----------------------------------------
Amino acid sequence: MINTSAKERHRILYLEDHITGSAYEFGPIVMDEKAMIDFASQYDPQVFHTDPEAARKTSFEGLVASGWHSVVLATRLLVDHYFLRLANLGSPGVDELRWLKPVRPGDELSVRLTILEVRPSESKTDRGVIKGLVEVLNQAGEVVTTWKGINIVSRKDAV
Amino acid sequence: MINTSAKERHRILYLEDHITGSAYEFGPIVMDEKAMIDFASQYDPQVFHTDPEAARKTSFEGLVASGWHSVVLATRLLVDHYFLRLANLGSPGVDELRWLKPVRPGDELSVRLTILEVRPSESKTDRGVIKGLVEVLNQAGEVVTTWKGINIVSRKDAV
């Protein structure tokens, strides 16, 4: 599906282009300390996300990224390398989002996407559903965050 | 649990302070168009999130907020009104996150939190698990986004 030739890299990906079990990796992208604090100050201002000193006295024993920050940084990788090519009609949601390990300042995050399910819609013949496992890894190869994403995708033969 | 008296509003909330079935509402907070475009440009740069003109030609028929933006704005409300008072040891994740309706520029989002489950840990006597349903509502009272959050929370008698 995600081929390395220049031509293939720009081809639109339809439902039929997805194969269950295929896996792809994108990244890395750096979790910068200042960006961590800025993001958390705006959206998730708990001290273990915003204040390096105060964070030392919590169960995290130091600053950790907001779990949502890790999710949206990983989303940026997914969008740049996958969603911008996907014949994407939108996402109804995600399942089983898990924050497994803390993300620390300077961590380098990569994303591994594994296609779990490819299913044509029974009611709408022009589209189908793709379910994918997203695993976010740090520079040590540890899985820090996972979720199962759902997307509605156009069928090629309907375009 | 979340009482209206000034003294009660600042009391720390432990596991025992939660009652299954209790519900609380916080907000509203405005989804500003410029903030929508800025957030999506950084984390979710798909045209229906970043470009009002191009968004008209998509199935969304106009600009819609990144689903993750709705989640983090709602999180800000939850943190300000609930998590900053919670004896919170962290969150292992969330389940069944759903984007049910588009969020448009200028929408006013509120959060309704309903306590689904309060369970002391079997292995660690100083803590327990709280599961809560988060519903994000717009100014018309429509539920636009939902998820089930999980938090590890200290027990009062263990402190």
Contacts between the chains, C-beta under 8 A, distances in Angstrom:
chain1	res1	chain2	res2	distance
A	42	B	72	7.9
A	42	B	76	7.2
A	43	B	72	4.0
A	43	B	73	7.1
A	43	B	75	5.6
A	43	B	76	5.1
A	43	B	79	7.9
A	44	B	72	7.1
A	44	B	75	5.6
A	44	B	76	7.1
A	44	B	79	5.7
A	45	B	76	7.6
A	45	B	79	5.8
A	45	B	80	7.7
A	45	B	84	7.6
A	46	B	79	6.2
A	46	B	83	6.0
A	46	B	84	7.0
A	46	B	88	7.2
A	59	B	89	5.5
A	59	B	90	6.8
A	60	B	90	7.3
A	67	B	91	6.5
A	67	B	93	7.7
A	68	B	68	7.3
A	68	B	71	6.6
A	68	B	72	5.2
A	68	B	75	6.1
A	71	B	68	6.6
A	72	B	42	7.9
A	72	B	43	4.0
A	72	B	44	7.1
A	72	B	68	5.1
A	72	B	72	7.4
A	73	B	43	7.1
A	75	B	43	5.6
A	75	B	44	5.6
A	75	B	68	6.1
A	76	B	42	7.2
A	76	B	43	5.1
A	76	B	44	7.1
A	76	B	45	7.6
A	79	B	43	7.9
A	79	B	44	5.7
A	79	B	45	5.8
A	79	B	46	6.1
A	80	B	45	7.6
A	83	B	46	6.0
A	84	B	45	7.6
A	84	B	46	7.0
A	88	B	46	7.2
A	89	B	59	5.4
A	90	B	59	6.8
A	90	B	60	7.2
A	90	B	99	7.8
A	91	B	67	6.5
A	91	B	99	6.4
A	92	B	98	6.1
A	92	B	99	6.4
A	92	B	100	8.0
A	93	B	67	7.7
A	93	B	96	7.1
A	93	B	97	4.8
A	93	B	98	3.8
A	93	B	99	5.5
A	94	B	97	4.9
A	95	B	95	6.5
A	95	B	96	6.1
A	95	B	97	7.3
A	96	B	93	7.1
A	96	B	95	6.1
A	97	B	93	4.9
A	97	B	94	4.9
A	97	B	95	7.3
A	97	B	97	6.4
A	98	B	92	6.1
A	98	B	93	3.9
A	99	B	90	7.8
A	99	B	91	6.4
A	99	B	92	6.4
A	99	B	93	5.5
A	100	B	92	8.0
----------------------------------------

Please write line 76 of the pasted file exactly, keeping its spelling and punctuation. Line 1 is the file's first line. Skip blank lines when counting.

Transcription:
A	96	B	95	6.1